Bianco N, Mauro AW, Mauro GM, et al., 2022, A semi-empirical model for de-watering and cooling of leafy vegetables, Applied Thermal Engineering, Vol: 208, ISSN: 1359-4311
This paper presents a semi-empirical model for mass and heat transfer applied to de-watering and cooling of fresh leafy vegetables. This process aims at optimizing vegetables’ moisture content and temperature through the interaction with conditioned airflows to ensure proper storage and preservation. It is implemented in different modules – i.e., a first set of hot modules with hot air, a second set of cold modules with cold air – allowing to remove water from the vegetables and to achieve the desired temperature. A dedicated transfer model is developed to follow the evolution of the liquid droplets on the leaves during the process. It is based on water mass and energy balances on product and air sides, where the bed of leaves is treated as a porous medium. The mass and heat transfer coefficients are calibrated by comparison with experimental data. The model is validated with real data from the field, and a parametric analysis is implemented to show its potential application to optimize the process. The calibrated model presents satisfactory reliability – less than ±1.0 °C as average error for output temperature – according to the uncertainty of the approaches available in literature, thereby ensuring a robust performance assessment. This can support the process application in several fields of the agri-food industry with significant quality and productivity improvements. Finally, the model can be used to develop digital twins to foster the ongoing digitalization of the agri-food sector with a view to sustainability.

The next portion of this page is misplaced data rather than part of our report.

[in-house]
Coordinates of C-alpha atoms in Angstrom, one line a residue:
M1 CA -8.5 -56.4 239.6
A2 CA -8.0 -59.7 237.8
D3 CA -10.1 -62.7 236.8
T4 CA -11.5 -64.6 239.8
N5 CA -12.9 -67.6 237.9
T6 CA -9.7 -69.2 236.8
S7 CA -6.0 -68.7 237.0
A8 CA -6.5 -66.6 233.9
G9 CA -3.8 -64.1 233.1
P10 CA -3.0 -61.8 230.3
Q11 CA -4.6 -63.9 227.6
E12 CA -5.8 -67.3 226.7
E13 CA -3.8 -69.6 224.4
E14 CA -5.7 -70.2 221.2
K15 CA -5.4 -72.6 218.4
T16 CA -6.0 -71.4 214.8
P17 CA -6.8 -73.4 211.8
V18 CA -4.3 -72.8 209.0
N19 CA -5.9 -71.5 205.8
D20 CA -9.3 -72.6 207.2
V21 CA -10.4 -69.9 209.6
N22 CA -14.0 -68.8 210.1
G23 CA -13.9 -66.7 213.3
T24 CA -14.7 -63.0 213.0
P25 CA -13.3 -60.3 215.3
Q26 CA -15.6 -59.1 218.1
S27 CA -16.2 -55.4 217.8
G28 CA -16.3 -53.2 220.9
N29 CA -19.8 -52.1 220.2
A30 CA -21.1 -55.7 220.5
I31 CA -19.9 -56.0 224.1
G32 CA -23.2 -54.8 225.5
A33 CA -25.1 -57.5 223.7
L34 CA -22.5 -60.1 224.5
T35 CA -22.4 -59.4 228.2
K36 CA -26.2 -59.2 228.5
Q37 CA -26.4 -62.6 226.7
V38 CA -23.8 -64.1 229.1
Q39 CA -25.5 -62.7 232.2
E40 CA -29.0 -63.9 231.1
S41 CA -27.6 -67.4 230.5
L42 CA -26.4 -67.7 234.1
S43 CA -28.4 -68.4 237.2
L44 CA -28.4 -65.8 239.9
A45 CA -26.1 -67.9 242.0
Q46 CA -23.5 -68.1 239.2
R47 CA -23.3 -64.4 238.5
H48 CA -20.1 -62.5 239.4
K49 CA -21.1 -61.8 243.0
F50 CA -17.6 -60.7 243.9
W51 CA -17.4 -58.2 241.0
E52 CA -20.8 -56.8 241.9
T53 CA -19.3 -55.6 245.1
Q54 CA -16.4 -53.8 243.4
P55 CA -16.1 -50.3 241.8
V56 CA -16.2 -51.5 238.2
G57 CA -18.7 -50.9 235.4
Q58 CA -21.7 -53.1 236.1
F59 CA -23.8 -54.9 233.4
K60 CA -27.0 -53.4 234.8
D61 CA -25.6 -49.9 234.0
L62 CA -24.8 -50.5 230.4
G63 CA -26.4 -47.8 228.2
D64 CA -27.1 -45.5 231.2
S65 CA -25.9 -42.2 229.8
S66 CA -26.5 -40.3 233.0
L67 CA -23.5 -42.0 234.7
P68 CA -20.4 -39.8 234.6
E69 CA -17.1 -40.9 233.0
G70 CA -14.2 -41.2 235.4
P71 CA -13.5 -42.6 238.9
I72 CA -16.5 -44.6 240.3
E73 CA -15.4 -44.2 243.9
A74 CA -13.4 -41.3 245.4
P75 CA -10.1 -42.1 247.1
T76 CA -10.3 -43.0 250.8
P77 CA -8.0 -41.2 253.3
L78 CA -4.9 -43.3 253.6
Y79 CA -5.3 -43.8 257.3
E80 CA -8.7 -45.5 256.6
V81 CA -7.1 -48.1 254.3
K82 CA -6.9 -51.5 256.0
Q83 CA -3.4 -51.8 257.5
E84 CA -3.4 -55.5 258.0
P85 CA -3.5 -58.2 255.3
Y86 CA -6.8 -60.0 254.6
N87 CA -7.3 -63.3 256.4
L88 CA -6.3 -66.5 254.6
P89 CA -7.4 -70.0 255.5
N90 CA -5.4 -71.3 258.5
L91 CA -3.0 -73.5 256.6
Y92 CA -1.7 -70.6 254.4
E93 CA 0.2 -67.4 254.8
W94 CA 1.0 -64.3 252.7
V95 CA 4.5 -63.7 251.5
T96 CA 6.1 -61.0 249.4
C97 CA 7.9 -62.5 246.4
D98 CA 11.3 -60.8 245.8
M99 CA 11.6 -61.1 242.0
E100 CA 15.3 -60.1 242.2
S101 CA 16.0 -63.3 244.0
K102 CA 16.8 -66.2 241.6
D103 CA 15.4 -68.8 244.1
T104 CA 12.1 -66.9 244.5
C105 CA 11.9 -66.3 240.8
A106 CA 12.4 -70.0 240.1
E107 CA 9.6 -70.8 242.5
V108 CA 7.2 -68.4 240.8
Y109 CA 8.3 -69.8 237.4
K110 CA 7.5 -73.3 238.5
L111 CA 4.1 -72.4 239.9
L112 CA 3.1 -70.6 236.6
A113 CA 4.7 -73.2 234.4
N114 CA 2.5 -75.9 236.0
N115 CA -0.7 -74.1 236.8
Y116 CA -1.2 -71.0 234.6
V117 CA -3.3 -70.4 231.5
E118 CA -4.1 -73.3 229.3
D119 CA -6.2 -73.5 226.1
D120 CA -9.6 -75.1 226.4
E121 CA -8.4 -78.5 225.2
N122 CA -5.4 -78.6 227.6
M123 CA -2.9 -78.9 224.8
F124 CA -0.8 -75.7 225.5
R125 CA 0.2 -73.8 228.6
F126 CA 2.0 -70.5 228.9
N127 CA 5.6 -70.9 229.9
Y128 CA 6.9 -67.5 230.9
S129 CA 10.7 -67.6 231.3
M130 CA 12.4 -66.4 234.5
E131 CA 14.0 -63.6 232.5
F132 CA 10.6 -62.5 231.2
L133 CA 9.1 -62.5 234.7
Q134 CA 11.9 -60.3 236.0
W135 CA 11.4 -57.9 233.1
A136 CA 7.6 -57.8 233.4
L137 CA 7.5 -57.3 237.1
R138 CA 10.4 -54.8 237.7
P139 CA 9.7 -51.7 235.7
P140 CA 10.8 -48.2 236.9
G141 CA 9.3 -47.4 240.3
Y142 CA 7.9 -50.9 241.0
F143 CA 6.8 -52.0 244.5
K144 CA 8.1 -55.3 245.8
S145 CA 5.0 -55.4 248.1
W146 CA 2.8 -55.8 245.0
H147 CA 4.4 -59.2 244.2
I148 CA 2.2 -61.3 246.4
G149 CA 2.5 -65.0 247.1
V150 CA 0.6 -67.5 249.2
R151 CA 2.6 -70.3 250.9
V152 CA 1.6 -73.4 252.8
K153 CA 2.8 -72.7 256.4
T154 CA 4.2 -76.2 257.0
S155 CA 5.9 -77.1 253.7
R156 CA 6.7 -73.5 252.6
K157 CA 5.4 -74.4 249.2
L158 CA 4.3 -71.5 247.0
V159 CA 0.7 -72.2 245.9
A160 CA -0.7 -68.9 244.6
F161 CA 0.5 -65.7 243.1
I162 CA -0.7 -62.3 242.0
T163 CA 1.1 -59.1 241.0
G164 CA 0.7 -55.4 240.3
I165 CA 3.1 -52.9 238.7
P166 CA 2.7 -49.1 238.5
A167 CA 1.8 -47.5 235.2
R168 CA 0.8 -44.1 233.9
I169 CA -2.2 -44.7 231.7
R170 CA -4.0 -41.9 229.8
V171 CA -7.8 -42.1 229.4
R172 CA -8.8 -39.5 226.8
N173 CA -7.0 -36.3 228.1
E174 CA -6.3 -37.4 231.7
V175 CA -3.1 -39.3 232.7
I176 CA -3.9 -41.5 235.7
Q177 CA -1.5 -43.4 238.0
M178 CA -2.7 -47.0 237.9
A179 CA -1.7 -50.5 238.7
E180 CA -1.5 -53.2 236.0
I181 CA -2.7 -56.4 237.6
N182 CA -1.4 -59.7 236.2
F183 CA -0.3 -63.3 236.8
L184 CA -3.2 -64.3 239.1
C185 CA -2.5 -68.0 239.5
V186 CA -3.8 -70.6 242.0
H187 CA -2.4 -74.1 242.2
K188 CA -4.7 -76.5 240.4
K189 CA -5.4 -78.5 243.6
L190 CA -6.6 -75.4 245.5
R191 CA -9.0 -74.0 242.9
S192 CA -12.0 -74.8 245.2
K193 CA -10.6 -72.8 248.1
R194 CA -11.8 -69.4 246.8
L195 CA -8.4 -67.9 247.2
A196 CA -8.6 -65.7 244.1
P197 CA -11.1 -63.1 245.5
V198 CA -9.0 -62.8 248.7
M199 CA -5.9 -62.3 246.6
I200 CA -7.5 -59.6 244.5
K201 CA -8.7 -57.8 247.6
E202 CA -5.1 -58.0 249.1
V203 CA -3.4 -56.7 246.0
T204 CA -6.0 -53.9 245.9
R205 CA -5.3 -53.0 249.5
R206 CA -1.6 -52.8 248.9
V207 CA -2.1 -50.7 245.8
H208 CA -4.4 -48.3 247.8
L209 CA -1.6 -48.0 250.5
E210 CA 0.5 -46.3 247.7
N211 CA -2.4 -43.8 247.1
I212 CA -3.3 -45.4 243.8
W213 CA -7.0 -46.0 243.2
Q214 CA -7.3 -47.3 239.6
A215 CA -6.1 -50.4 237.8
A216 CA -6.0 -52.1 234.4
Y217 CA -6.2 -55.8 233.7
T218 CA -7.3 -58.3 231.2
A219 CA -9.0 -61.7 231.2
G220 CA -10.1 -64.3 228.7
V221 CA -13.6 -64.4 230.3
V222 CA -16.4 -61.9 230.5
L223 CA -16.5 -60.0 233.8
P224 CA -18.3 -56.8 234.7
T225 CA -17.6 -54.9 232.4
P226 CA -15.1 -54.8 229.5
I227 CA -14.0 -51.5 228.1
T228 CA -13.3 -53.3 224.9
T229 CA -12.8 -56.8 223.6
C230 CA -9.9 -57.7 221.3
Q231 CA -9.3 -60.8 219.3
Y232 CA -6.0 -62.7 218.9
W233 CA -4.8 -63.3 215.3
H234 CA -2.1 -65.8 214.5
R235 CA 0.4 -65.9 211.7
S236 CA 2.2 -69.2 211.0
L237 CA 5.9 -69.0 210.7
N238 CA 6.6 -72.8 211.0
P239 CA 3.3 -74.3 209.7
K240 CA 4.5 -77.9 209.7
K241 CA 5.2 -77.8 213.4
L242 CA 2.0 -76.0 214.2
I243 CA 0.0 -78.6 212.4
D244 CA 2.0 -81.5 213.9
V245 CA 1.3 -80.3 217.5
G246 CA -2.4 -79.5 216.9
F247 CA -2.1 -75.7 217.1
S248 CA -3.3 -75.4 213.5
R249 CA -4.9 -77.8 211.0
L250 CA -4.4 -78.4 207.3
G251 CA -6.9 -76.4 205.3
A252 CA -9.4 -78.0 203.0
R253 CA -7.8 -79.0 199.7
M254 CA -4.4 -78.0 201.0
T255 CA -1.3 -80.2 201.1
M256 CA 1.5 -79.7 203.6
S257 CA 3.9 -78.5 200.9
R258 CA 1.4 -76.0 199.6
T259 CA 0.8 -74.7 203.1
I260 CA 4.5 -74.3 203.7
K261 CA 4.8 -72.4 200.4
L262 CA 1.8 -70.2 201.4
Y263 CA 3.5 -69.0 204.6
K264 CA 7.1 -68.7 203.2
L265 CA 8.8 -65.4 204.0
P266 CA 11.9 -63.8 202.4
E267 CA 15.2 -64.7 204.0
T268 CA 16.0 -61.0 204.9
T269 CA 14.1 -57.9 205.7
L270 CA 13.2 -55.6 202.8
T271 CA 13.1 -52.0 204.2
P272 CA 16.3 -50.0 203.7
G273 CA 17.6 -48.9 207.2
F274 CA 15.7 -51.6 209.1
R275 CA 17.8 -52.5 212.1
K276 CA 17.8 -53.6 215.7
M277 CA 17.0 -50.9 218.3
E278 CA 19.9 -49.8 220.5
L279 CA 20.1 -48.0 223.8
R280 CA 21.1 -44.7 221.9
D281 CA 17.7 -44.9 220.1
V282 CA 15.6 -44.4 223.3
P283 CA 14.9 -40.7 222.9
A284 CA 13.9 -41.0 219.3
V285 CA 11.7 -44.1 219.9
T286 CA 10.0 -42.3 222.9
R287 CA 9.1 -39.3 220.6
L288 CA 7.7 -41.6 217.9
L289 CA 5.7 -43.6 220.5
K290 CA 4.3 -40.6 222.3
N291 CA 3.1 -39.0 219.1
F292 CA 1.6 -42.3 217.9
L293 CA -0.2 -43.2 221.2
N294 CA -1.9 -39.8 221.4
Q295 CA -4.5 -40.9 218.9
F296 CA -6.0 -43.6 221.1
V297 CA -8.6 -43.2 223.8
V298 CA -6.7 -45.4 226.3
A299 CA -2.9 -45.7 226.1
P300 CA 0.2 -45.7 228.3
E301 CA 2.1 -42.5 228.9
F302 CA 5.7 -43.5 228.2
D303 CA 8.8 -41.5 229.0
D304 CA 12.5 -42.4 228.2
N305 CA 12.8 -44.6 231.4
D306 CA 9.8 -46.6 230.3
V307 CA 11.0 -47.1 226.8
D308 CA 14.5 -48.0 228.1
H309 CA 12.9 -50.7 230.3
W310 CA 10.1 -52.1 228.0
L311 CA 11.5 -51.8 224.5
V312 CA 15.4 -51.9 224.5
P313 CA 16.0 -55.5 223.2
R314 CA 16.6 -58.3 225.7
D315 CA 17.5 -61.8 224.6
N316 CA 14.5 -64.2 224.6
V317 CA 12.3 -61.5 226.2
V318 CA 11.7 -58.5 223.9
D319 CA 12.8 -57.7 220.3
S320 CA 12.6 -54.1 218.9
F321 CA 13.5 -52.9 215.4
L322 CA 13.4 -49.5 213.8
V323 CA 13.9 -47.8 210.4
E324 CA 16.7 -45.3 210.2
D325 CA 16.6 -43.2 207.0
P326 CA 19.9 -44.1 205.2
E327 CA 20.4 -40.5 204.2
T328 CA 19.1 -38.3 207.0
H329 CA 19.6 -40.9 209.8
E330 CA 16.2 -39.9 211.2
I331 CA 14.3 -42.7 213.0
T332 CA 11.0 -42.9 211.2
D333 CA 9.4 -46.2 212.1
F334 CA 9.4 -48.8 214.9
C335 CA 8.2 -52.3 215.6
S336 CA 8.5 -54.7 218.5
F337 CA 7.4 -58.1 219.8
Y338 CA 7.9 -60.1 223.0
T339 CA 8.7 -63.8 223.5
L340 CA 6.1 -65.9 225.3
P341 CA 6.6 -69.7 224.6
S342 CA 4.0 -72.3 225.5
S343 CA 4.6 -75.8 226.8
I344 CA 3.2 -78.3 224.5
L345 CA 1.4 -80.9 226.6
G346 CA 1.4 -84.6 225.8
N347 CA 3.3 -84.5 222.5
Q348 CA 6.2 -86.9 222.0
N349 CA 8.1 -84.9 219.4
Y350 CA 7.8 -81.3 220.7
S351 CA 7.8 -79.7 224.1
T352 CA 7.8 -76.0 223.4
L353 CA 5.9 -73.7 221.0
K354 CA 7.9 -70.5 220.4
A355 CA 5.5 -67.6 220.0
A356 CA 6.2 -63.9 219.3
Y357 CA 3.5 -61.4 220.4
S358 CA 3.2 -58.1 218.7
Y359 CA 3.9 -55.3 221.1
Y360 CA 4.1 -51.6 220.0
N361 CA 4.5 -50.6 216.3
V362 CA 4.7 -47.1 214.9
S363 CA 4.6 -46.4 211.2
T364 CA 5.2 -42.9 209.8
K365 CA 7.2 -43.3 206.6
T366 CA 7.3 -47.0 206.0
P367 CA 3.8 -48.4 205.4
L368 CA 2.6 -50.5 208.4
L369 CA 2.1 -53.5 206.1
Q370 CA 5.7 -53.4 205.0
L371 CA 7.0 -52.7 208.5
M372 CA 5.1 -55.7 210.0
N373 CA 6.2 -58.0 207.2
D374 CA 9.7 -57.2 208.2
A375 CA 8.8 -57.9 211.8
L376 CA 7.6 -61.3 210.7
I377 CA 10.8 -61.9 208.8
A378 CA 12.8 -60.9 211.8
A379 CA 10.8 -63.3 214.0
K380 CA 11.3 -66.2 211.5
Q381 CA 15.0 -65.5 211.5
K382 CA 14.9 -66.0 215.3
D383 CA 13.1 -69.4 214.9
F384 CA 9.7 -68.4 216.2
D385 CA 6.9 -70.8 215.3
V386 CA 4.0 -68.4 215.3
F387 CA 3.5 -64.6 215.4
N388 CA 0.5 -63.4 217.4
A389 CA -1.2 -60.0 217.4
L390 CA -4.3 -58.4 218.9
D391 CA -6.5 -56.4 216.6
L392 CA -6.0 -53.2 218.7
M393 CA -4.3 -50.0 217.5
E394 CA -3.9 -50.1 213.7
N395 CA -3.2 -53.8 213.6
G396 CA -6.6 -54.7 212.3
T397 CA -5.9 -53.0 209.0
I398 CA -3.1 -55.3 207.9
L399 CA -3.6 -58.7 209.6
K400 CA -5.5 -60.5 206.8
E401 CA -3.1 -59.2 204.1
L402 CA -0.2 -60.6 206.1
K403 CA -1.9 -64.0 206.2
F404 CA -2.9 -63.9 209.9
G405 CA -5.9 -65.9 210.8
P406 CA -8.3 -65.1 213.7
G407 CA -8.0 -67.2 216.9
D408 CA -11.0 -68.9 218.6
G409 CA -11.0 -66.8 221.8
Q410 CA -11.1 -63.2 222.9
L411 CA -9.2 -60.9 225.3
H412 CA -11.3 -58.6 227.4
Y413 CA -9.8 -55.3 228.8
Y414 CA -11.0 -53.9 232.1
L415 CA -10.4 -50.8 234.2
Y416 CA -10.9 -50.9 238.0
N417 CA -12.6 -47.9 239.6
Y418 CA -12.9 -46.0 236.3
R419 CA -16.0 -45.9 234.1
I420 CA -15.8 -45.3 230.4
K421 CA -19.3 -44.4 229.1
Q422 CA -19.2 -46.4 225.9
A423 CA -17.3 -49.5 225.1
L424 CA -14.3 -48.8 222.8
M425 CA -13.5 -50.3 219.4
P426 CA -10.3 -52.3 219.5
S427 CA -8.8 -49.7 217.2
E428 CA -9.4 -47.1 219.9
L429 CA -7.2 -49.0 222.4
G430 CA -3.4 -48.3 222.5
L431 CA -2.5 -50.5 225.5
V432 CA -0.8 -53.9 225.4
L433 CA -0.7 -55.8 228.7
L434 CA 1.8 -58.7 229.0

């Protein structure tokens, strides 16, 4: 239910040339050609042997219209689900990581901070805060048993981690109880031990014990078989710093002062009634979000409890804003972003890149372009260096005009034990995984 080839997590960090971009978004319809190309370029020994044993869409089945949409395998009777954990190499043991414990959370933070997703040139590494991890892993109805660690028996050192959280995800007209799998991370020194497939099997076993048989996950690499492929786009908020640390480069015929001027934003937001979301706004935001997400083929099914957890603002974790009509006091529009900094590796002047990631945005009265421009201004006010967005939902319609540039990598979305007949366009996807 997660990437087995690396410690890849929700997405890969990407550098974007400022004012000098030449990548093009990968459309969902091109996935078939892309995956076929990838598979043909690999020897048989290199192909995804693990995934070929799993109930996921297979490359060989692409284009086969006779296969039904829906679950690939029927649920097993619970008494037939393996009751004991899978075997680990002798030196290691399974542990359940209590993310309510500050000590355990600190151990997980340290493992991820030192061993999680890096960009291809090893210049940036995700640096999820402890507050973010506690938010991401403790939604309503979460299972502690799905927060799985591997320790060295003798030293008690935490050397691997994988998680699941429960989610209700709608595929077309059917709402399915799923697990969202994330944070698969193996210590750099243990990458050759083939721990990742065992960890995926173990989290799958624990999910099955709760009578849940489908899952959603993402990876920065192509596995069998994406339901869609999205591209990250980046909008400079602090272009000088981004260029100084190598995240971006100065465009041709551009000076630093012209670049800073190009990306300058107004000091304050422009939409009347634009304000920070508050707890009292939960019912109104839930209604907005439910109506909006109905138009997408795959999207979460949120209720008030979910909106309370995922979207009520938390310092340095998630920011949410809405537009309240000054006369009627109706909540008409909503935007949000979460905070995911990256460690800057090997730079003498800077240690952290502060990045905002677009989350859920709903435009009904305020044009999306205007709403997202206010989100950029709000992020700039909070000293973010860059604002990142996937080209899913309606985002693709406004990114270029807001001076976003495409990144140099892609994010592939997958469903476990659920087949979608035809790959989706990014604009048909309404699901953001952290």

Romanos P, Al Kindi A, Pantaleo AM, et al., 2022, Flexible nuclear plants with thermal energy storage and secondary power cycles: Virtual power plant integration in a UK energy system case study, e-Prime - Advances in Electrical Engineering, Electronics and Energy, Vol: 2, Pages: 1-24, ISSN: 2772-6711
Electricity markets are fast changing because of the increasing penetration of intermittent renewable generation, leading to a growing need for the flexible operation of power plants to provide regulation services to the grid. Previous studies have suggested that conventional power plants (e.g., nuclear) may benefit from the integration of thermal energy storage (TES), as this enables greater flexibility. In conventional Rankine-cycle power plants, steam can be extracted during off-peak periods to charge TES tanks filled with phase-change materials (PCMs); at a later time, when this is required and/or economically favourable, these tanks can feed secondary thermal power plants to generate power, for example, by acting as evaporators of organic Rankine cycle (ORC) plants. This solution offers greater flexibility than TES-only solutions that store thermal energy and then release this back to the base power plant, as it allows both derating and over-generation. The solution is applied here to a specific case study of a 670 MW el nuclear power plant in the UK, which is a typical baseload power plant not intended for flexible operation. It is found a maximum combined power of 822 MW el can be delivered during peak demand, which is 23% higher than the base plant’s (nominal) rated power, and a maximum derating of 40%, i.e., down to 406 MW el during off-peak demand. An operational energy management strategy (EMS) is then proposed for optimising the charging of the TES tanks during off-peak demand periods and for controlling the discharging of the tanks for electricity generation during peak-demand periods. An economic analysis is performed to evaluate the potential benefits of this EMS. Profitability in the case study considered here can result when the average peak and off-peak electricity price variations are at least double those that occurred in the UK market in 2019 (with recent data now close to this), and when TES charge/discharge cycles are performed more than